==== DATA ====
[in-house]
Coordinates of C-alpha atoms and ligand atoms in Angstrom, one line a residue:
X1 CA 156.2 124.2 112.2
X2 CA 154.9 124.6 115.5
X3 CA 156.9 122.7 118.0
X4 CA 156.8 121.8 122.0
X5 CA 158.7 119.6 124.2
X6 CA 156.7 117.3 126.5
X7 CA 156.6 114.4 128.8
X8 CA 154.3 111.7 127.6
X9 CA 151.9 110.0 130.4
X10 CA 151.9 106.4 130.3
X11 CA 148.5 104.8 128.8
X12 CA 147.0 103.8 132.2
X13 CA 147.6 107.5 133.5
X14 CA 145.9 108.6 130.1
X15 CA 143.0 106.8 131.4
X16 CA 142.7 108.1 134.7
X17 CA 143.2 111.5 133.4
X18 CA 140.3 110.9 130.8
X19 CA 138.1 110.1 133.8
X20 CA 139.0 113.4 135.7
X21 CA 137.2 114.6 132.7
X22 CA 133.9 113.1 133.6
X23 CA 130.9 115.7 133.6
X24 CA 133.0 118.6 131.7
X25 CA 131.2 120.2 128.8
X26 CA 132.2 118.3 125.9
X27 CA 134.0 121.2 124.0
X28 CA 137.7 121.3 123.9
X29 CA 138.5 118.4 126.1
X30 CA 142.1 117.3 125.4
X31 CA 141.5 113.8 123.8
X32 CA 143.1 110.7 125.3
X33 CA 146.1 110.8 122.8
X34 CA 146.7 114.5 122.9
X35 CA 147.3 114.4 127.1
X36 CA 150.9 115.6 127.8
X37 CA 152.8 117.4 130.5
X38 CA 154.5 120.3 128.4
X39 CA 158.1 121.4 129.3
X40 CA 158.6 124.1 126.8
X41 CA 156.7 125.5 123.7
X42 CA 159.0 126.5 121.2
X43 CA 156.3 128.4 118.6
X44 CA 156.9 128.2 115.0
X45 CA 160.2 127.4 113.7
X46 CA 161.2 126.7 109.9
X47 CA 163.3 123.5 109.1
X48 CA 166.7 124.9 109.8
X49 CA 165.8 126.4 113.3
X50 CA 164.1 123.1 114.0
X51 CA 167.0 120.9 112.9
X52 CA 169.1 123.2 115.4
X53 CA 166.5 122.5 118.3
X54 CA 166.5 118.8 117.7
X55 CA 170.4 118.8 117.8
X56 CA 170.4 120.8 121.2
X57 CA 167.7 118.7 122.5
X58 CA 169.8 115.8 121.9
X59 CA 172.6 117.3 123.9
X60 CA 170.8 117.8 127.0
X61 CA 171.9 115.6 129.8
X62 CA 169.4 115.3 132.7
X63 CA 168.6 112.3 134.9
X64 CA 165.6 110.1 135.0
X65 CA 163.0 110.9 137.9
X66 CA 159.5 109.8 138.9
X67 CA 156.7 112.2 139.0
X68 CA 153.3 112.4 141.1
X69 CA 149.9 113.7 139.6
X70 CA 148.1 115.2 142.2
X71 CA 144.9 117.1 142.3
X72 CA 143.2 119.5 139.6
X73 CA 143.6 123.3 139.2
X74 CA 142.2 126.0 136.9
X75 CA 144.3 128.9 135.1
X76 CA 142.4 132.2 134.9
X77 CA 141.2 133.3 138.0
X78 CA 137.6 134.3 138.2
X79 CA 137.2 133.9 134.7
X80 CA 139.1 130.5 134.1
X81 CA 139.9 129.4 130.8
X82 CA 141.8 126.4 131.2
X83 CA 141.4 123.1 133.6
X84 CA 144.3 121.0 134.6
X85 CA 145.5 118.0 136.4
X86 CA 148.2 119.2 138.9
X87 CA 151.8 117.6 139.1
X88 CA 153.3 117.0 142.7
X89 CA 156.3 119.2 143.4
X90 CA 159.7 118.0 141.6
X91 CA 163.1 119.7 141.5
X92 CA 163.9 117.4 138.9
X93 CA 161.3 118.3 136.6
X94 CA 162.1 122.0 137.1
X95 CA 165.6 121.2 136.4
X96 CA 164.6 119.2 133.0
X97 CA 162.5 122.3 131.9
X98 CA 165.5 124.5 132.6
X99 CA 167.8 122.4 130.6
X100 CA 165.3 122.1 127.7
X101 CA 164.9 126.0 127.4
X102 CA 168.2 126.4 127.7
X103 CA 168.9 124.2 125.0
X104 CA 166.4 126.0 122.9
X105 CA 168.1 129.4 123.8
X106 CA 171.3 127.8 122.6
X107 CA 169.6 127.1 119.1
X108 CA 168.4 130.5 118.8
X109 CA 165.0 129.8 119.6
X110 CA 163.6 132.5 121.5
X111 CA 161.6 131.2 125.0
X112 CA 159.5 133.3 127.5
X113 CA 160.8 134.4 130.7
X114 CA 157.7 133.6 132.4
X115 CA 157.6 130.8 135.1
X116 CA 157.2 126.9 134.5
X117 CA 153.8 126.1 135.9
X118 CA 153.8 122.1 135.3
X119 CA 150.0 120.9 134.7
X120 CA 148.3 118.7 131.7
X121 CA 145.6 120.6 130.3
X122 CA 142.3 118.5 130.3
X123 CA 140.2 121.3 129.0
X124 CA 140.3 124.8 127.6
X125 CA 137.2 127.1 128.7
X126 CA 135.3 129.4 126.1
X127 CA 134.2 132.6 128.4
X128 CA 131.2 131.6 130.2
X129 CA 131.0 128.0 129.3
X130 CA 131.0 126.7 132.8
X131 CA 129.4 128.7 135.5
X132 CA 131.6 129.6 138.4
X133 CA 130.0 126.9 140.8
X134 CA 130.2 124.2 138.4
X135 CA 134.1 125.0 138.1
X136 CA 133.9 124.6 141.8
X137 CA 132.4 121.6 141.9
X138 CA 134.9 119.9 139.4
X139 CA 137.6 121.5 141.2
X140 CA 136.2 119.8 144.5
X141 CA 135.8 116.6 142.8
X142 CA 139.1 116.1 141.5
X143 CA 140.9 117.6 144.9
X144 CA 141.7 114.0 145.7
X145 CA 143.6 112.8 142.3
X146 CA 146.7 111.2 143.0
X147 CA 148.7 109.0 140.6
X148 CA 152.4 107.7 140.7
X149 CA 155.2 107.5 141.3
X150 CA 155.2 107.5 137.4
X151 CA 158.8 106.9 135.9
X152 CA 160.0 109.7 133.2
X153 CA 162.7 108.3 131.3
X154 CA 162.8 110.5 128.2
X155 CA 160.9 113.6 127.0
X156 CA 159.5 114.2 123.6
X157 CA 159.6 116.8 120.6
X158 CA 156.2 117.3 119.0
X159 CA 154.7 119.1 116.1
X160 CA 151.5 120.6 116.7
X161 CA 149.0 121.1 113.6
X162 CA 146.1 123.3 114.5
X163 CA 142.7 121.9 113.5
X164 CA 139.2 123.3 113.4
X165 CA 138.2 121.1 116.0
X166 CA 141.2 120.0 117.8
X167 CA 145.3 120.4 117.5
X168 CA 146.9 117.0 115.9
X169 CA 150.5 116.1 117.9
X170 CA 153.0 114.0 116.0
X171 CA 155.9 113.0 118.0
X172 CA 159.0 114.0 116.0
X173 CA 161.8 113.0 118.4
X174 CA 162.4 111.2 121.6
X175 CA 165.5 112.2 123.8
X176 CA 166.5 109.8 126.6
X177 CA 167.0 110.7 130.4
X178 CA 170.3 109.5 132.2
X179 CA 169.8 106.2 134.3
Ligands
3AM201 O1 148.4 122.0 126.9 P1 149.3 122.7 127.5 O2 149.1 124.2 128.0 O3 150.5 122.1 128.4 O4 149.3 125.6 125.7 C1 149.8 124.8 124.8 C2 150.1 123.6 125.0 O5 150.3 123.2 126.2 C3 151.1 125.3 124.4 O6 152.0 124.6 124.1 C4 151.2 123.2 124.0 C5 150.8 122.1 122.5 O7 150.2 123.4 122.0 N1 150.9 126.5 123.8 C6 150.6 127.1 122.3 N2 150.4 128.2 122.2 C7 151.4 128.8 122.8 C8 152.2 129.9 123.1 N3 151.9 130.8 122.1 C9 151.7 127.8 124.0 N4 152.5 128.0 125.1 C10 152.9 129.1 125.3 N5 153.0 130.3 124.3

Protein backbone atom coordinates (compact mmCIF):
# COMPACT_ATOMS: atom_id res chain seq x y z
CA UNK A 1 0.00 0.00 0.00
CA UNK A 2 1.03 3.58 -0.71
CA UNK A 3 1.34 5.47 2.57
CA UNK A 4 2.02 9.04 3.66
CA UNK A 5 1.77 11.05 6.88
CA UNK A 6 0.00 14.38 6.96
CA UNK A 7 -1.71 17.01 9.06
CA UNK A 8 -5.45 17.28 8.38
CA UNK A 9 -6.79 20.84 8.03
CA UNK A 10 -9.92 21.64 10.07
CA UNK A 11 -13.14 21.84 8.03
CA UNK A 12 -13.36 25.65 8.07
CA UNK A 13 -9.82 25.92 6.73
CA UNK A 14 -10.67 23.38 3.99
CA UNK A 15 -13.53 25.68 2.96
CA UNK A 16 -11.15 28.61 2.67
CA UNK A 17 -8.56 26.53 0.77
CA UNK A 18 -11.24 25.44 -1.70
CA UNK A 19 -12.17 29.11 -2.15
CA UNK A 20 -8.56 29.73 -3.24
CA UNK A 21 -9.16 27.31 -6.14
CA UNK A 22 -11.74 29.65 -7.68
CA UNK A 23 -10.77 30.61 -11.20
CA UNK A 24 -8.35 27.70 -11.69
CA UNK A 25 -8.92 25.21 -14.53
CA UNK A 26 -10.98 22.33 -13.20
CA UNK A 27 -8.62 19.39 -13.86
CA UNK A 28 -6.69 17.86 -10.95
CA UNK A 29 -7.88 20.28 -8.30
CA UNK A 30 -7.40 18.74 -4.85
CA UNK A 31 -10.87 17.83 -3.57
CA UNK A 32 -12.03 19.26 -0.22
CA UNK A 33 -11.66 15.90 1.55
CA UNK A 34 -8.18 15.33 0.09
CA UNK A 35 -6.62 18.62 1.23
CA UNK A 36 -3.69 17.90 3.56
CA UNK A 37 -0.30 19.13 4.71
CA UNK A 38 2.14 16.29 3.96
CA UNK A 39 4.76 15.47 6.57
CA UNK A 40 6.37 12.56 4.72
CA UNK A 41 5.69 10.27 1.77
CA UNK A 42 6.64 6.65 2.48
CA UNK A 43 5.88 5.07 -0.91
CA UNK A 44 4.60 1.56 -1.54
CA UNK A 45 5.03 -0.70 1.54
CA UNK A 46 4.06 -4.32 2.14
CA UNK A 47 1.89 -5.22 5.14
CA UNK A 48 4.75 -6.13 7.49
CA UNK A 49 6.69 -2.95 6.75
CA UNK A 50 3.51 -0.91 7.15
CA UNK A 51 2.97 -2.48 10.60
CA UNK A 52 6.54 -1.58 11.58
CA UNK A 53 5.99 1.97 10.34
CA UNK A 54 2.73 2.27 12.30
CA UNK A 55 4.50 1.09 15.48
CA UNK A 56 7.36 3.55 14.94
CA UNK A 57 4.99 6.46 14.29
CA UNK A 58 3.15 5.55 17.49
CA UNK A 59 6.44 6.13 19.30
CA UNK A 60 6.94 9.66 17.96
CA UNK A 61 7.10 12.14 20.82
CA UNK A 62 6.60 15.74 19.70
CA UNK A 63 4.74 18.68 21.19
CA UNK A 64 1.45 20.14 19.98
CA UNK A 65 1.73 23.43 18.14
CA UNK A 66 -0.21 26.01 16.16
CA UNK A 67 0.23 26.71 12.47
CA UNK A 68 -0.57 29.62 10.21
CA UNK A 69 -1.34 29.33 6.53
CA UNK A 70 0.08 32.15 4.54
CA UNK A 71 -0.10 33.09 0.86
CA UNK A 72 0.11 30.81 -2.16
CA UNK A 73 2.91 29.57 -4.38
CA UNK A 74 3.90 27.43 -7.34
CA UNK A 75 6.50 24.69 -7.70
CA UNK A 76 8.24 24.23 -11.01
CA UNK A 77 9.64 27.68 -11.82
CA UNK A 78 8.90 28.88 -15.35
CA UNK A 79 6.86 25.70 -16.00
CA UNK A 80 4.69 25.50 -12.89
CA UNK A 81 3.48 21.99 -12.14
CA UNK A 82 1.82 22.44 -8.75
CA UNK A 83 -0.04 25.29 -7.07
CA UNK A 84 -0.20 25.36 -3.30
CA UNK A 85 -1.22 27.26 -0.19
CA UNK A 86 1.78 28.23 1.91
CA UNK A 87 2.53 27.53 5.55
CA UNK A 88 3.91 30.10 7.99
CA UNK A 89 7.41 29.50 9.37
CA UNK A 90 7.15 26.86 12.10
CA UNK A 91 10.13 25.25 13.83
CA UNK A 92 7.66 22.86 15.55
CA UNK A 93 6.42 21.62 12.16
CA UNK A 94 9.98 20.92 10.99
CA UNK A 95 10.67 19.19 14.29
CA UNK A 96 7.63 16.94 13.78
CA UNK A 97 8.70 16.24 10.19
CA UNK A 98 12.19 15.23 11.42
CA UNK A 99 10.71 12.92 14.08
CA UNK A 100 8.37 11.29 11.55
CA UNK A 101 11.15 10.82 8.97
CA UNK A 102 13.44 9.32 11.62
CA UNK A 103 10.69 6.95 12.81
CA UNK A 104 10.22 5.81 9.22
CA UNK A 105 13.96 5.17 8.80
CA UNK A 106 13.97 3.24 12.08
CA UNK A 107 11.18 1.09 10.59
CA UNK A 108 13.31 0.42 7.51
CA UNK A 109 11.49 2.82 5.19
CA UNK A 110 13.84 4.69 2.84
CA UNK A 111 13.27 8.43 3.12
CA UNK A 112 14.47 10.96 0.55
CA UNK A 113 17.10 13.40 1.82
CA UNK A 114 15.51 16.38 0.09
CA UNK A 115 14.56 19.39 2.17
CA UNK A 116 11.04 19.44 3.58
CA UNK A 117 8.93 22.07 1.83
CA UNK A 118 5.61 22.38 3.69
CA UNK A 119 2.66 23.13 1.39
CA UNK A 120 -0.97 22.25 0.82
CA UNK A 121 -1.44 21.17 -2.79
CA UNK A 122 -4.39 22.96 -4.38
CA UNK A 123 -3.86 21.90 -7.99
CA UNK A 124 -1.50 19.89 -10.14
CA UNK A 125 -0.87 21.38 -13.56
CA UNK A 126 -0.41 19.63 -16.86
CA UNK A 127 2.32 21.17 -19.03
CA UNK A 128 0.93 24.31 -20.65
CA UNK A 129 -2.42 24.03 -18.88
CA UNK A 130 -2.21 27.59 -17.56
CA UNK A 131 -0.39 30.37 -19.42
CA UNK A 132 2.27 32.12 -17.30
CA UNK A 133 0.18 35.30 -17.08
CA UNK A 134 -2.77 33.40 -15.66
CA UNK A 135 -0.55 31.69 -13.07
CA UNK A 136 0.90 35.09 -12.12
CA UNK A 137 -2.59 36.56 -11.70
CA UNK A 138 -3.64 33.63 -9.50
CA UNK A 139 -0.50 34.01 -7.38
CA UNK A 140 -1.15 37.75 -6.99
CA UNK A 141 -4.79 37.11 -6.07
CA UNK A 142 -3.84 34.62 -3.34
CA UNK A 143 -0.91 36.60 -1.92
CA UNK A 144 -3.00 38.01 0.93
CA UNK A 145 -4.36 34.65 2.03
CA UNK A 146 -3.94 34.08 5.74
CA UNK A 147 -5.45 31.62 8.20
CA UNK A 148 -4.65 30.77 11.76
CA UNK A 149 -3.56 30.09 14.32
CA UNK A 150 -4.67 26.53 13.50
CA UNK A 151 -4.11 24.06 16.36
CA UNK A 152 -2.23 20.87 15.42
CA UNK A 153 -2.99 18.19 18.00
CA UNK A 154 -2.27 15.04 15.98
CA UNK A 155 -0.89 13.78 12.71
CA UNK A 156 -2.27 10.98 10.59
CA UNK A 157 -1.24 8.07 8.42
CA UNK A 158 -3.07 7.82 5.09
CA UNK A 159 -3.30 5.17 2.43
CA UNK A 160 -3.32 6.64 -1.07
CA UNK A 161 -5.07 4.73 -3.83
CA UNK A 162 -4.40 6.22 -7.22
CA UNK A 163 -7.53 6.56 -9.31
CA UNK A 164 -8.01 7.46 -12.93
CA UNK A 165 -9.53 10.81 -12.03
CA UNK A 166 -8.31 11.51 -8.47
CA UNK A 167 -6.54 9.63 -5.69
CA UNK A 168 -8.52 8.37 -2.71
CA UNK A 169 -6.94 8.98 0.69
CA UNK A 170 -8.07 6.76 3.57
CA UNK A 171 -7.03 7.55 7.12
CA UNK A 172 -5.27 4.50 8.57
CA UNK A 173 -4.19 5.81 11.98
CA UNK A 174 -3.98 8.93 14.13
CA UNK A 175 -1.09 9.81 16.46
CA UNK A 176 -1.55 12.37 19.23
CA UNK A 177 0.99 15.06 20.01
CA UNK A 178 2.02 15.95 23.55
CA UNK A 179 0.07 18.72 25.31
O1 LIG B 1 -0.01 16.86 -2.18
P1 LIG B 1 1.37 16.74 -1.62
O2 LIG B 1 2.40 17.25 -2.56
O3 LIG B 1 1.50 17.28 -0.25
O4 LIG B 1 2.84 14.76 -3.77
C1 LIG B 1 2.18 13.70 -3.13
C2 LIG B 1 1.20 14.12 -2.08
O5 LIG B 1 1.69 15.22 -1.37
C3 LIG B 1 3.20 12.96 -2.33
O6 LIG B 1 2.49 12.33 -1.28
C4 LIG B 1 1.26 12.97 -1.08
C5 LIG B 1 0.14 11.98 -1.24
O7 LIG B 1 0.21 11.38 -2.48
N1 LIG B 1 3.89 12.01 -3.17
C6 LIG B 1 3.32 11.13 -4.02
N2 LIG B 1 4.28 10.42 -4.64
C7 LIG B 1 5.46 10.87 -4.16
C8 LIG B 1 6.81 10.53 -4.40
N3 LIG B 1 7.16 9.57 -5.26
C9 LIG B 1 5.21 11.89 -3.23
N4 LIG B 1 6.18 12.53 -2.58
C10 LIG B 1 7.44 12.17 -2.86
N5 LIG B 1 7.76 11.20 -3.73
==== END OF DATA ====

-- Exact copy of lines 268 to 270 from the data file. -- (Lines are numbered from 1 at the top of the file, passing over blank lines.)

CA UNK A 83 -0.04 25.29 -7.07
CA UNK A 84 -0.20 25.36 -3.30
CA UNK A 85 -1.22 27.26 -0.19